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Costs and benefits of masting: economies of scale are not reduced by negative density-dependence in seedling survival in Sorbus aucuparia
New Phytologist  (IF10.151),  Pub Date : 2021-11-30, DOI: 10.1111/nph.17887
Barbara Seget, Michał Bogdziewicz, Jan Holeksa, Mateusz Ledwoń, Fiona Milne-Rostkowska, Łukasz Piechnik, Alicja Rzepczak, Magdalena Żywiec

  • Masting is a widespread reproductive strategy in plants that helps to reduce seed predation and increase pollination. However, masting can involve costs, notably negative density-dependent (NDD) seedling survival caused by concentrating reproduction in intermittent events. Masting benefits have received widespread attention, but the costs are understudied, which precludes understanding why some plant species have evolved intense masting, while others reproduce regularly.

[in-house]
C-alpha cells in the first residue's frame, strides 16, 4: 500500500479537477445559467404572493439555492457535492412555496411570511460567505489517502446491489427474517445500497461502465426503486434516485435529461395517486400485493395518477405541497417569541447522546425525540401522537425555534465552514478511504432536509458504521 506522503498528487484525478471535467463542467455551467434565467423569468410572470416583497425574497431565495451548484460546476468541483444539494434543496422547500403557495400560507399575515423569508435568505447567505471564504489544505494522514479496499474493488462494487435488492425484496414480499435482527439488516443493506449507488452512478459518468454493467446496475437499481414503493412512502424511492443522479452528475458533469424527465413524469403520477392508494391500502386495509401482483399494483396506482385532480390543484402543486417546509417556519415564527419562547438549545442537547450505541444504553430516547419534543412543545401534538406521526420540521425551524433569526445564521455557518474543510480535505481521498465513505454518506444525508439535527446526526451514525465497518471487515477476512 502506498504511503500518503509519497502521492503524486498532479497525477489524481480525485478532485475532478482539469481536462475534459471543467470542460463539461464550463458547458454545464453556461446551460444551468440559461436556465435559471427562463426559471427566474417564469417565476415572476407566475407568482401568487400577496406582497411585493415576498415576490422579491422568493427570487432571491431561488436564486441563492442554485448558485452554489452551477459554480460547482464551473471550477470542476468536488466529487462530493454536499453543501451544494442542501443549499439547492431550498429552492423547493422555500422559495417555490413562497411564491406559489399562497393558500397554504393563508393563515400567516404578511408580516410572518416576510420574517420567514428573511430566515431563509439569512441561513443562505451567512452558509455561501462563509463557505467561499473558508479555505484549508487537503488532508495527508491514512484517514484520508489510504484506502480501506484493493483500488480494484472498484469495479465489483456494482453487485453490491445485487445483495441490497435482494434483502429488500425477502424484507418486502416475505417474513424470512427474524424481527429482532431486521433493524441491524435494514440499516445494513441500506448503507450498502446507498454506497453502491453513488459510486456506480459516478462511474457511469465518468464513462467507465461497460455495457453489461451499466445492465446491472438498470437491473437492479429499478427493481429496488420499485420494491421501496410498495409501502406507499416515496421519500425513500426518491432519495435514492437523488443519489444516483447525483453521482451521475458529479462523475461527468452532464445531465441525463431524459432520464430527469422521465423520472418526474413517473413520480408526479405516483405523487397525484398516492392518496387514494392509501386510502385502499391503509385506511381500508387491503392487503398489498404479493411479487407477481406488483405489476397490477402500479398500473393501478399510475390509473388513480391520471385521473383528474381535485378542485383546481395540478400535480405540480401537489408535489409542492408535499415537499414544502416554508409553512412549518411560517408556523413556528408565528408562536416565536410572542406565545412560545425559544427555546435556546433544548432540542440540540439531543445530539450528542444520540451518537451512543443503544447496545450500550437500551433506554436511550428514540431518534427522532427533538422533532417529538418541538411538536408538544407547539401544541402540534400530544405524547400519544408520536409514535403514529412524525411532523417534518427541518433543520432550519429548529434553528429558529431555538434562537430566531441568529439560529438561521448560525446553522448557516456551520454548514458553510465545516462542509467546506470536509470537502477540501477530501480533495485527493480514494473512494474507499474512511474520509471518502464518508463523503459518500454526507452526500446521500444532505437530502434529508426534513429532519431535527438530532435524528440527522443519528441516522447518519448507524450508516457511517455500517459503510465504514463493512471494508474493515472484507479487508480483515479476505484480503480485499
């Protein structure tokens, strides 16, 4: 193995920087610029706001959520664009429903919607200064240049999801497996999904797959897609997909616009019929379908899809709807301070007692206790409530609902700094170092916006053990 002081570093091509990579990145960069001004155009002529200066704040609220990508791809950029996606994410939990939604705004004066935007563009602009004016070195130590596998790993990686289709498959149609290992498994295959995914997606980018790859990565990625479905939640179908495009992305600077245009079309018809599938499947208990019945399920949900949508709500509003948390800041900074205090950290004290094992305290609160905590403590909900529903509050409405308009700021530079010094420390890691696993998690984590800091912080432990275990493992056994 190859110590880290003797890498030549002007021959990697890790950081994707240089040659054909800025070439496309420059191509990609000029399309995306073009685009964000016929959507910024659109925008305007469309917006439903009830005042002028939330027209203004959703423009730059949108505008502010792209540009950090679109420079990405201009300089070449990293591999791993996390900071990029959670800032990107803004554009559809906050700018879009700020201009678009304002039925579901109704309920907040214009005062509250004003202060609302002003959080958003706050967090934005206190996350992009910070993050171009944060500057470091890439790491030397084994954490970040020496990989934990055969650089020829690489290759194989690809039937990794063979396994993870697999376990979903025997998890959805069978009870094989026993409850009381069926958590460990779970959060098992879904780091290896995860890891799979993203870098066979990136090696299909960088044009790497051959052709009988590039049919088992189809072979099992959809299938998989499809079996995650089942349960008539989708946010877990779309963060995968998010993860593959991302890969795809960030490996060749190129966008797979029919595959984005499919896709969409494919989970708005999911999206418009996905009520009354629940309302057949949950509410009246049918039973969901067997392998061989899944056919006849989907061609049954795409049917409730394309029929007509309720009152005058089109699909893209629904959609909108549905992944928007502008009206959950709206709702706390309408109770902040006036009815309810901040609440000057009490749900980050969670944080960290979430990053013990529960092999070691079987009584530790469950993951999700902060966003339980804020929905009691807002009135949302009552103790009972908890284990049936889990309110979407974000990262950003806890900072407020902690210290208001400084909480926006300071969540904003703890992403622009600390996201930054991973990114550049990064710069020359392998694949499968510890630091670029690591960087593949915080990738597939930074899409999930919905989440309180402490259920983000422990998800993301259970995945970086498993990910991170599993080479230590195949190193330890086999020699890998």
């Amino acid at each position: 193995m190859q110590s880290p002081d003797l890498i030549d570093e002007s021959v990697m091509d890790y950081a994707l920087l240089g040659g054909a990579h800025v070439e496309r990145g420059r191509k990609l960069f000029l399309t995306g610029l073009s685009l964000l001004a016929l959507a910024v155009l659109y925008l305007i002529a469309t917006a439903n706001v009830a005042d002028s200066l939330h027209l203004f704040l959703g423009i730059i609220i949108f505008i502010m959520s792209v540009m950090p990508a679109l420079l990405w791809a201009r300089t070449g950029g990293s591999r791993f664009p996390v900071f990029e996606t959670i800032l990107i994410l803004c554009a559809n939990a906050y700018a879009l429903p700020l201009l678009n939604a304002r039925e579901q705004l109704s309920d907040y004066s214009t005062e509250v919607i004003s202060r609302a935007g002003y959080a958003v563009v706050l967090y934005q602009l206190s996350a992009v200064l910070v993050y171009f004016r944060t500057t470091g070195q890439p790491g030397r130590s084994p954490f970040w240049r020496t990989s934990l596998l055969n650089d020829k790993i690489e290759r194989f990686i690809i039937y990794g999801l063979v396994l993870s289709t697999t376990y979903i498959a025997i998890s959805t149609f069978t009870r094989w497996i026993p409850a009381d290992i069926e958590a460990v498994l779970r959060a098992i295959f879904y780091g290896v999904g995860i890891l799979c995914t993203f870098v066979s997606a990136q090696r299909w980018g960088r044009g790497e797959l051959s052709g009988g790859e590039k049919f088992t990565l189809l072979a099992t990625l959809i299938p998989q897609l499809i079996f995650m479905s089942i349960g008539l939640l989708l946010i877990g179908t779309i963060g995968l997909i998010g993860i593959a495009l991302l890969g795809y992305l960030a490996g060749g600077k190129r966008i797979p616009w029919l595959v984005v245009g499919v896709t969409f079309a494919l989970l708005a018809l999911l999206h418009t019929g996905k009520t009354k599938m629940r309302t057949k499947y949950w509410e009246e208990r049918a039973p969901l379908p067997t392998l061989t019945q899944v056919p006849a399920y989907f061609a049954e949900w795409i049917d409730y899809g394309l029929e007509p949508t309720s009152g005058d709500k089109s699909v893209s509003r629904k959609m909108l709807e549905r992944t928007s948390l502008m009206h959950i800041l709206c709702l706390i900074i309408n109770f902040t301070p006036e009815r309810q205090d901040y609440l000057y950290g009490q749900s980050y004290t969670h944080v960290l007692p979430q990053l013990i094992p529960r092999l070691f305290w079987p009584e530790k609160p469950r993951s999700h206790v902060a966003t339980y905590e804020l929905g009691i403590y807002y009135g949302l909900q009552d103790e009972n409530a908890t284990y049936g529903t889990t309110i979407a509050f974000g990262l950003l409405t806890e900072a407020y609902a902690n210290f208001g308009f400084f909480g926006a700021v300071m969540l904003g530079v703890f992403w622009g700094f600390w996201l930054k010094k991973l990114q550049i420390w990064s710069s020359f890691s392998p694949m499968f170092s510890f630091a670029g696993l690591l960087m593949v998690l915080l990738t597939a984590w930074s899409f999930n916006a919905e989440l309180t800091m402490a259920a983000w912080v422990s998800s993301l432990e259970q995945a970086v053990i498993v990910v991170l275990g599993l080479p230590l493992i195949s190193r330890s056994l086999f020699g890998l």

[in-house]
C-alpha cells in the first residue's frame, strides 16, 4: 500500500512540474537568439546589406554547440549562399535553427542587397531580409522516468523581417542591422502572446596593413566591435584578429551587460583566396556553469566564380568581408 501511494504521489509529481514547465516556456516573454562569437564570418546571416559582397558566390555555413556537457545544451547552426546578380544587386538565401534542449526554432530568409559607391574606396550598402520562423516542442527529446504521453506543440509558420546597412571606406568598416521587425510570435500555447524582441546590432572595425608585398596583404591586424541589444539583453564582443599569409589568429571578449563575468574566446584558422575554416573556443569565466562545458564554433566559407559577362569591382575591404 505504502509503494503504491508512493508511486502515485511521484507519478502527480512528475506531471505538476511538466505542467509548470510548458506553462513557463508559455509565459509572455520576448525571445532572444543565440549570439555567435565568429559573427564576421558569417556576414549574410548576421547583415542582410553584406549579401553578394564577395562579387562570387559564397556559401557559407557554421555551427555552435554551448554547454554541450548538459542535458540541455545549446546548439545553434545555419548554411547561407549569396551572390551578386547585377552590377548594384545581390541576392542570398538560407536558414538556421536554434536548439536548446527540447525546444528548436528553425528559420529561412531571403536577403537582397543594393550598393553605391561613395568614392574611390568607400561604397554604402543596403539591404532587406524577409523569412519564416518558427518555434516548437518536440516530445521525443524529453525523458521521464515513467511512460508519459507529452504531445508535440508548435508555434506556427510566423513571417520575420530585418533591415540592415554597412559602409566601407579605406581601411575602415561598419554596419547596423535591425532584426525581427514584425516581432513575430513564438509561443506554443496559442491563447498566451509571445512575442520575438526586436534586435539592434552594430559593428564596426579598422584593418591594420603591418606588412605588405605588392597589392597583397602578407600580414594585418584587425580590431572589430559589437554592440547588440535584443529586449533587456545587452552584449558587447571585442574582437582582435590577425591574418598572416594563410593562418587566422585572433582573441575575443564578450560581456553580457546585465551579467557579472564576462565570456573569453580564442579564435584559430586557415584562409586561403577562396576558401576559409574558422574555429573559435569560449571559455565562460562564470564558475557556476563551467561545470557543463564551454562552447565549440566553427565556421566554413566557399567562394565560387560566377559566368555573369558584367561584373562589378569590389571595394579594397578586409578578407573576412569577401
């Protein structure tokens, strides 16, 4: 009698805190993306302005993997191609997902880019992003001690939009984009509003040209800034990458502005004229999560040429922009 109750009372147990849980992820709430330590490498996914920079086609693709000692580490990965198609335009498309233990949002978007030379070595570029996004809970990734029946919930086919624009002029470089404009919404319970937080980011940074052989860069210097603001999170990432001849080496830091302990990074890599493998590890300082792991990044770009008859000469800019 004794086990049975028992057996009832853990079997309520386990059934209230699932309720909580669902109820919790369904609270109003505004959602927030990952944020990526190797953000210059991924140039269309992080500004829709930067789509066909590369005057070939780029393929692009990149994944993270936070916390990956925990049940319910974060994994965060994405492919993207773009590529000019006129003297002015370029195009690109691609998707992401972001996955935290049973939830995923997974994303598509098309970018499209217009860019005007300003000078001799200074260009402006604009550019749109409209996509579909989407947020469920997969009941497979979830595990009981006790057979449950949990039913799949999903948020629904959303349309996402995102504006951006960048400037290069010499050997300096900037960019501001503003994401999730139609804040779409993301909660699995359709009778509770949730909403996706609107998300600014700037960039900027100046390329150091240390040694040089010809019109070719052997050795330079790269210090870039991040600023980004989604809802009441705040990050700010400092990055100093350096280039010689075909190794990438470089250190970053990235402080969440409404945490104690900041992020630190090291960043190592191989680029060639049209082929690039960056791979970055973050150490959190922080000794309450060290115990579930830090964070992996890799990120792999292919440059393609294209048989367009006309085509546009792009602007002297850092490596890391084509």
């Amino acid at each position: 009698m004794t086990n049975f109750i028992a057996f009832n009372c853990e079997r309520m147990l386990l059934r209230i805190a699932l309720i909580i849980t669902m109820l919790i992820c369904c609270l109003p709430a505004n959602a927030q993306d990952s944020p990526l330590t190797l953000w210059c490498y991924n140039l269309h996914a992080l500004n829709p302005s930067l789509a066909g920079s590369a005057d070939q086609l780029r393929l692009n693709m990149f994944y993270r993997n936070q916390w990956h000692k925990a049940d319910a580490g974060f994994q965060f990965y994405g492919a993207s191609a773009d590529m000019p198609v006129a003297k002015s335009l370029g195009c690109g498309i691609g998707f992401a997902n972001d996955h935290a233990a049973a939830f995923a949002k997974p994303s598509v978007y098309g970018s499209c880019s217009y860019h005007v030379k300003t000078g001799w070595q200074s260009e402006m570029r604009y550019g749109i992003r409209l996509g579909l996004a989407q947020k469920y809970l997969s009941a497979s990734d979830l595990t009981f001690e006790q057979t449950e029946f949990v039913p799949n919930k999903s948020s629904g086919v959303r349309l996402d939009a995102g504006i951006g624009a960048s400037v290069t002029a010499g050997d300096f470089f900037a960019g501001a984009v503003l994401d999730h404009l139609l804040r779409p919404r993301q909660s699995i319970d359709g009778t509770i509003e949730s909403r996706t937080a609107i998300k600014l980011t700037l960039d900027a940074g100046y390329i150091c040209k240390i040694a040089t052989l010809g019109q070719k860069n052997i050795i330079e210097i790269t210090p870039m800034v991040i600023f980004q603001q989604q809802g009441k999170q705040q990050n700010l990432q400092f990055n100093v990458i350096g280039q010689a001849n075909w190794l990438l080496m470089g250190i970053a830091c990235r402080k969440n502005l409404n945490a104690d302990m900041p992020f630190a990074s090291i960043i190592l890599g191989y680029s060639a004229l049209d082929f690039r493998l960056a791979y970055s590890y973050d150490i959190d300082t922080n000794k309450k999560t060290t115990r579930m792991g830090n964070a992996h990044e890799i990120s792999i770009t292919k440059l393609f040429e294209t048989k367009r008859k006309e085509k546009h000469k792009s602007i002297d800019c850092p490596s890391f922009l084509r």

• We followed seed production, seed predation (both 13 yr), and seedling recruitment and survival (11 yr) in Sorbus aucuparia. We tested whether NDD in seedling survival after mast years can reduce the benefits of pulsed reproduction that come through predator satiation.
  • Seed predation rates were extreme in our population (mean = 75%), but were reduced by masting. The commonly accepted, but untested, assertion that pulsed recruitment is associated with strong NDD was unsupported. Consequently, the proportion of seedlings that survived their first year increased with fruit production. This provides a rare test of economies of scale beyond the seed stage.
  • Our results provide estimation of the costs of mast seeding, and indicate that these may be lower than expected. Low masting costs, if common, may help explain why masting is such a widespread reproductive strategy throughout the plant kingdom.